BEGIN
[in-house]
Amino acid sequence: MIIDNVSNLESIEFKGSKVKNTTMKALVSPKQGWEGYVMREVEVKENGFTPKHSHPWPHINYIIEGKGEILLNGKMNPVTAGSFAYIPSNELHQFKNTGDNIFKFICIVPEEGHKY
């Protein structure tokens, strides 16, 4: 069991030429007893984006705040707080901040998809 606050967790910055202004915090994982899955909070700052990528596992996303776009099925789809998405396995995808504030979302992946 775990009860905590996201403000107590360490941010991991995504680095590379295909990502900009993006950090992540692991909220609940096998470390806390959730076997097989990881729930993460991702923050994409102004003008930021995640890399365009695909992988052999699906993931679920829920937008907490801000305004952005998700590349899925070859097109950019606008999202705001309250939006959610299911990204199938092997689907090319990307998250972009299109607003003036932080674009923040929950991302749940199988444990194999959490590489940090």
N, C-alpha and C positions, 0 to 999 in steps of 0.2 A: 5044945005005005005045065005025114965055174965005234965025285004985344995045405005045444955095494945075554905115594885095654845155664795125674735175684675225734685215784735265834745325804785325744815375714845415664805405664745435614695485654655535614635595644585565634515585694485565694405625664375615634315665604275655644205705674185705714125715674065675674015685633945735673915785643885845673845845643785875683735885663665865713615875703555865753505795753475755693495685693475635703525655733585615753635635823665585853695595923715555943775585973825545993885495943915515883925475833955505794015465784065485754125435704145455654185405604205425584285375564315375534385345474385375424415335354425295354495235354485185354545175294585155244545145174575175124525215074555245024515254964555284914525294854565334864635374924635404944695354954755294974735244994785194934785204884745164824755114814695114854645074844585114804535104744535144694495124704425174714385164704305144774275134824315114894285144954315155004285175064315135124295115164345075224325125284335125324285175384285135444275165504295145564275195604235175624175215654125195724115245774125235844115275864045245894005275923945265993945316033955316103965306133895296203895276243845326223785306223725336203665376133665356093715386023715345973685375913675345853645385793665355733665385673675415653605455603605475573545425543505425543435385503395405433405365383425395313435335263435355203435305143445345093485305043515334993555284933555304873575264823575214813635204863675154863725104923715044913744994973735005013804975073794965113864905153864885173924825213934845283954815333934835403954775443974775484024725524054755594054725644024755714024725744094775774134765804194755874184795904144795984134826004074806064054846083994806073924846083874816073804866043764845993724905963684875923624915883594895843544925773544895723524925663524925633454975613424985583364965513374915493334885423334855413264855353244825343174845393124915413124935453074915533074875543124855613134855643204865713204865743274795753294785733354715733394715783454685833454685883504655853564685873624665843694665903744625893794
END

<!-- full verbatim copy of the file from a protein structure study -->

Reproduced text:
[in-house]
Amino acid sequence: MIIDNVSNLESIEFKGSKVKNTTMKALVSPKQGWEGYVMREVEVKENGFTPKHSHPWPHINYIIEGKGEILLNGKMNPVTAGSFAYIPSNELHQFKNTGDNIFKFICIVPEEGHKY
């Protein structure tokens, strides 16, 4: 069991030429007893984006705040707080901040998809 606050967790910055202004915090994982899955909070700052990528596992996303776009099925789809998405396995995808504030979302992946 775990009860905590996201403000107590360490941010991991995504680095590379295909990502900009993006950090992540692991909220609940096998470390806390959730076997097989990881729930993460991702923050994409102004003008930021995640890399365009695909992988052999699906993931679920829920937008907490801000305004952005998700590349899925070859097109950019606008999202705001309250939006959610299911990204199938092997689907090319990307998250972009299109607003003036932080674009923040929950991302749940199988444990194999959490590489940090």
N, C-alpha and C positions, 0 to 999 in steps of 0.2 A: 5044945005005005005045065005025114965055174965005234965025285004985344995045405005045444955095494945075554905115594885095654845155664795125674735175684675225734685215784735265834745325804785325744815375714845415664805405664745435614695485654655535614635595644585565634515585694485565694405625664375615634315665604275655644205705674185705714125715674065675674015685633945735673915785643885845673845845643785875683735885663665865713615875703555865753505795753475755693495685693475635703525655733585615753635635823665585853695595923715555943775585973825545993885495943915515883925475833955505794015465784065485754125435704145455654185405604205425584285375564315375534385345474385375424415335354425295354495235354485185354545175294585155244545145174575175124525215074555245024515254964555284914525294854565334864635374924635404944695354954755294974735244994785194934785204884745164824755114814695114854645074844585114804535104744535144694495124704425174714385164704305144774275134824315114894285144954315155004285175064315135124295115164345075224325125284335125324285175384285135444275165504295145564275195604235175624175215654125195724115245774125235844115275864045245894005275923945265993945316033955316103965306133895296203895276243845326223785306223725336203665376133665356093715386023715345973685375913675345853645385793665355733665385673675415653605455603605475573545425543505425543435385503395405433405365383425395313435335263435355203435305143445345093485305043515334993555284933555304873575264823575214813635204863675154863725104923715044913744994973735005013804975073794965113864905153864885173924825213934845283954815333934835403954775443974775484024725524054755594054725644024755714024725744094775774134765804194755874184795904144795984134826004074806064054846083994806073924846083874816073804866043764845993724905963684875923624915883594895843544925773544895723524925663524925633454975613424985583364965513374915493334885423334855413264855353244825343174845393124915413124935453074915533074875543124855613134855643204865713204865743274795753294785733354715733394715783454685833454685883504655853564685873624665843694665903744625893794